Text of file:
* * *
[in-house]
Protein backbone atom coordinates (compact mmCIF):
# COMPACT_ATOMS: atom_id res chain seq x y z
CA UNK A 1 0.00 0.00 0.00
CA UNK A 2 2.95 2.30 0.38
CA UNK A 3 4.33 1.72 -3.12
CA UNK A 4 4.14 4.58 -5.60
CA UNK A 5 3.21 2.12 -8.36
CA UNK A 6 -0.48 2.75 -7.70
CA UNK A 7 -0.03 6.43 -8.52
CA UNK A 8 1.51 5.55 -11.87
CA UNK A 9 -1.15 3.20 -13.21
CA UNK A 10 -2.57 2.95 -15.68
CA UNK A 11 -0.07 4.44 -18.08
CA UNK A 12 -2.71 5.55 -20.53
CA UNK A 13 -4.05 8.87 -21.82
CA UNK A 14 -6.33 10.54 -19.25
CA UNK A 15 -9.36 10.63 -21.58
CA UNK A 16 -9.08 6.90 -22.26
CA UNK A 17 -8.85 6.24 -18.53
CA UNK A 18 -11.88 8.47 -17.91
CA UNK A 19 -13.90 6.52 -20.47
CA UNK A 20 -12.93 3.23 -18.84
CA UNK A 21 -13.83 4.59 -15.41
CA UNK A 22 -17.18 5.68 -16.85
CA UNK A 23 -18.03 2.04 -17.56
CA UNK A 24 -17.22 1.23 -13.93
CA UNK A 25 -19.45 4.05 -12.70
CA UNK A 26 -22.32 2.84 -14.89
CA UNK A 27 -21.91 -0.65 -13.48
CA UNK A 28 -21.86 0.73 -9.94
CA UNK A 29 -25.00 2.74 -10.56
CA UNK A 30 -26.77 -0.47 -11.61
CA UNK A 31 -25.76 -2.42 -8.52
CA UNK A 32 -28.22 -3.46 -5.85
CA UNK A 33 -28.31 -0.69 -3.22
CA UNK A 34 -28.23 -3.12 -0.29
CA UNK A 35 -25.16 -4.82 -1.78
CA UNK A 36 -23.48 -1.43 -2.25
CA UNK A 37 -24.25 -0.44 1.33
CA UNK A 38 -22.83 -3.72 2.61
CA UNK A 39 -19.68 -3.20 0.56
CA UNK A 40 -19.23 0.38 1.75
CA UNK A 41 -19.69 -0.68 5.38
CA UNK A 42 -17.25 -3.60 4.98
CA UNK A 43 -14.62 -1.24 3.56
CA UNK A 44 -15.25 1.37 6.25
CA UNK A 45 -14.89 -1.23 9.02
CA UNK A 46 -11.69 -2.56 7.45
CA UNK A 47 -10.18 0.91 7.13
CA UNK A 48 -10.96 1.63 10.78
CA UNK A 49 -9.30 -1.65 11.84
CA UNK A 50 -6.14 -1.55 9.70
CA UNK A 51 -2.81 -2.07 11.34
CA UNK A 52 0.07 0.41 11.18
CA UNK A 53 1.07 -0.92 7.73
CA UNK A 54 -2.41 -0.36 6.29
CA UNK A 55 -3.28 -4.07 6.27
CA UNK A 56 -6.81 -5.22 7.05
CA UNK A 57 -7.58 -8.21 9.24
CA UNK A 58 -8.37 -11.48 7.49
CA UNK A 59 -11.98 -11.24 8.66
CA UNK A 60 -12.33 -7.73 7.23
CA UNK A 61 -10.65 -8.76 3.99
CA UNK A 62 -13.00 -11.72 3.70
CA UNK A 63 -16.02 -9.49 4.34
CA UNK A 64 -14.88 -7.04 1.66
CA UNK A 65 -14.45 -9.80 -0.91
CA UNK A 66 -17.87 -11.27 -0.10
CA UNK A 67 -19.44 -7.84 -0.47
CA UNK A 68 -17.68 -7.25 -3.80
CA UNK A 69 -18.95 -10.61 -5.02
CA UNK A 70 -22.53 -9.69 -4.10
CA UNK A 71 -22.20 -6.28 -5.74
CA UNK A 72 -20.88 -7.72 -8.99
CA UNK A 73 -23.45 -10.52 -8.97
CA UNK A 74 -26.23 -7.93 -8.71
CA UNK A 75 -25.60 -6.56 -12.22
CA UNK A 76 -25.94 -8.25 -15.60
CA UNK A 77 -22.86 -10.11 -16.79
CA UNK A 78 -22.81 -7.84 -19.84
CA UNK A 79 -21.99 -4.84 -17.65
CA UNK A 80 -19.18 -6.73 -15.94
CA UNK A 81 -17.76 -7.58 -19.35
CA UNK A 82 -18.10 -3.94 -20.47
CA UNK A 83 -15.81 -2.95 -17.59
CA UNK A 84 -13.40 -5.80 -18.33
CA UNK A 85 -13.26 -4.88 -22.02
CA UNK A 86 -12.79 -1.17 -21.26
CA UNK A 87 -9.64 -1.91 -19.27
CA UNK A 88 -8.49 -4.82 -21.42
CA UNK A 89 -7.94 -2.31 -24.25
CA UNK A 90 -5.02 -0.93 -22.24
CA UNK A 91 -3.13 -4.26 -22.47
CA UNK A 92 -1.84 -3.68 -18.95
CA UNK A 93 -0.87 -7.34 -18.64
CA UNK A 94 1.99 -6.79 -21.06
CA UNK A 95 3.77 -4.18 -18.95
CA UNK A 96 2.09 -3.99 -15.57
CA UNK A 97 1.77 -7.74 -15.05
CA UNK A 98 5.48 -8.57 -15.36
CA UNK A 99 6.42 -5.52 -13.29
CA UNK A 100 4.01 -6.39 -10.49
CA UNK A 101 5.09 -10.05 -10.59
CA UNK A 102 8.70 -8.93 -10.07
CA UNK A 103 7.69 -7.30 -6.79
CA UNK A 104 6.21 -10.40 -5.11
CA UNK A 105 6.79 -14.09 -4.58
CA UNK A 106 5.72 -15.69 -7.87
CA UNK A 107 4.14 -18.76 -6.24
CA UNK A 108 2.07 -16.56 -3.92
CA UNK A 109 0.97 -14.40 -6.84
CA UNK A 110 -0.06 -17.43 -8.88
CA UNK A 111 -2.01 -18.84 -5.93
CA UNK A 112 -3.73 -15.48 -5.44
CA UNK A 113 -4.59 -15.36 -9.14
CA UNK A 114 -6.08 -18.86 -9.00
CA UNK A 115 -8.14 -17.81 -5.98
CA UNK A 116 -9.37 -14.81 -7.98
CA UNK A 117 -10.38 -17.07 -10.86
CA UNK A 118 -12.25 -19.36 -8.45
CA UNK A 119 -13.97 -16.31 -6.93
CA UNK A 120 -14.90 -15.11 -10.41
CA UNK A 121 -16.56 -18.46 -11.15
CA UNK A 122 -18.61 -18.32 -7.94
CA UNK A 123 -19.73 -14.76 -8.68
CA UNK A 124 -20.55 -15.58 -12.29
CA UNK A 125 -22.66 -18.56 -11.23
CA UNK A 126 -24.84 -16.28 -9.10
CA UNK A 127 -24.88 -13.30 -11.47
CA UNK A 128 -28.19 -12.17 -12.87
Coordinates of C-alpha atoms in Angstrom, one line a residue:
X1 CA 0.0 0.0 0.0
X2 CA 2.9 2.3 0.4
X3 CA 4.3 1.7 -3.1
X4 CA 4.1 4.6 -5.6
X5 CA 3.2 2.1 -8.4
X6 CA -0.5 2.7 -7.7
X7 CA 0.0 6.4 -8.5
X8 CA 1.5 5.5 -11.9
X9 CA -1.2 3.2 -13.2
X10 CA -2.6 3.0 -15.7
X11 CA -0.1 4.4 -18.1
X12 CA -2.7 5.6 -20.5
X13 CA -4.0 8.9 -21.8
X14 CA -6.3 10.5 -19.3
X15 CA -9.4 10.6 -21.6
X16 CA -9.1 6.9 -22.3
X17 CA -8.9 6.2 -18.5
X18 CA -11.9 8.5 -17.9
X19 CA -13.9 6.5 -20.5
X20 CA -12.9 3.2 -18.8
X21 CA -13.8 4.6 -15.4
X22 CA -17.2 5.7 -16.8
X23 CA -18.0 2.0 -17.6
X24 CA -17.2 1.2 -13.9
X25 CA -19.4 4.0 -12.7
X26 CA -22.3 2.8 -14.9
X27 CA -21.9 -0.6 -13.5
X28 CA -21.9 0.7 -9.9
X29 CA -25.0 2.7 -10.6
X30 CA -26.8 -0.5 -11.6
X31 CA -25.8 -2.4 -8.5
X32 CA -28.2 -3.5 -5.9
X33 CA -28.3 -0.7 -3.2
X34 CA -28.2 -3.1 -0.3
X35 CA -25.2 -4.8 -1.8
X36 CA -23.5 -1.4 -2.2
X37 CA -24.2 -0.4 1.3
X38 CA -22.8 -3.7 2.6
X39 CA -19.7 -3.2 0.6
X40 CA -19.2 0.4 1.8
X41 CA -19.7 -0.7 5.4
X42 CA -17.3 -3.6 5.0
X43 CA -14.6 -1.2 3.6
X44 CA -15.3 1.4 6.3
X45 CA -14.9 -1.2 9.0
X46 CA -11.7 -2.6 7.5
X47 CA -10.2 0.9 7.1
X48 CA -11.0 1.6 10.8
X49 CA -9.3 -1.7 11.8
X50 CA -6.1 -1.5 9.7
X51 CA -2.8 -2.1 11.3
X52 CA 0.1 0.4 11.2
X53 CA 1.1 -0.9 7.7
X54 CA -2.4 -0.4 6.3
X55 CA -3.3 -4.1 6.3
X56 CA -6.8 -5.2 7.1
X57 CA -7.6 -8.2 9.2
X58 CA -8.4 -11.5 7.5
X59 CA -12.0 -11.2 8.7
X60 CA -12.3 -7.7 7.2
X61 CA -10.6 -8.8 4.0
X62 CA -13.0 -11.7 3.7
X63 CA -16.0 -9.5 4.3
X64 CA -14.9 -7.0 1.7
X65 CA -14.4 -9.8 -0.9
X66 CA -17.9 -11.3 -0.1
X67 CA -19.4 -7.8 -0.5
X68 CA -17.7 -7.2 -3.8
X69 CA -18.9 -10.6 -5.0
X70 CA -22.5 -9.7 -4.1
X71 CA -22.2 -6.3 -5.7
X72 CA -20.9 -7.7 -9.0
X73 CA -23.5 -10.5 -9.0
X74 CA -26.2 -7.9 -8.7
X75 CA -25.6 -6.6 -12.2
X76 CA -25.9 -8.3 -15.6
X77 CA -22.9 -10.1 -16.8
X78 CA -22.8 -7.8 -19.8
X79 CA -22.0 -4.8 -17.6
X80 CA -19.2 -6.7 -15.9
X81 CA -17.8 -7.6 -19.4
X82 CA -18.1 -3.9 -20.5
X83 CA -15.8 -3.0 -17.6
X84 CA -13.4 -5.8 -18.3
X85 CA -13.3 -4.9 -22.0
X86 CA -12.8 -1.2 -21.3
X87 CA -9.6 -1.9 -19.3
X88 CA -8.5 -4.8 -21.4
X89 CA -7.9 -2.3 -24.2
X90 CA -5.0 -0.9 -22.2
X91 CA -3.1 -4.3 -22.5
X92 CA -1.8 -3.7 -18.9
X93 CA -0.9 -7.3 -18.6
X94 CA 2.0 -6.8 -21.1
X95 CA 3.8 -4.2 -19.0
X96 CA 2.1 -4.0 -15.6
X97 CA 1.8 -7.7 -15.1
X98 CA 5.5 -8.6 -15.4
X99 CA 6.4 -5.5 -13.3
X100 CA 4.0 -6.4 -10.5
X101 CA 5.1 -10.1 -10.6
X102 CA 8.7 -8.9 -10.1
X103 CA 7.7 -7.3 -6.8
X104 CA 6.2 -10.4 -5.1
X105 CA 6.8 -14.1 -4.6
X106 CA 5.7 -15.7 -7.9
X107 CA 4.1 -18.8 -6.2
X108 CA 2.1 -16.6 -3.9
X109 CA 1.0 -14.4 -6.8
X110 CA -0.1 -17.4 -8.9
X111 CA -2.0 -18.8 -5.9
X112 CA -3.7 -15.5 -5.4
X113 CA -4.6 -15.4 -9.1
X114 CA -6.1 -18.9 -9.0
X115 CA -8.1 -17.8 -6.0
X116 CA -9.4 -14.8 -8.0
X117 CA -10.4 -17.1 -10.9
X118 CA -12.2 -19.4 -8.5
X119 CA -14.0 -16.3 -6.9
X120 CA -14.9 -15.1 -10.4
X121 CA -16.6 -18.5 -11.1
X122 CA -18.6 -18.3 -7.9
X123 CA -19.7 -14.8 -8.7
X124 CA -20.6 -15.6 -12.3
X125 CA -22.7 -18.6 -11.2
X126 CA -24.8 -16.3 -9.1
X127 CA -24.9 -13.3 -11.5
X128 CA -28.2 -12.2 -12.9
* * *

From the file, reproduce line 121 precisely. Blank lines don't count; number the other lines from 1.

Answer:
CA UNK A 118 -12.25 -19.36 -8.45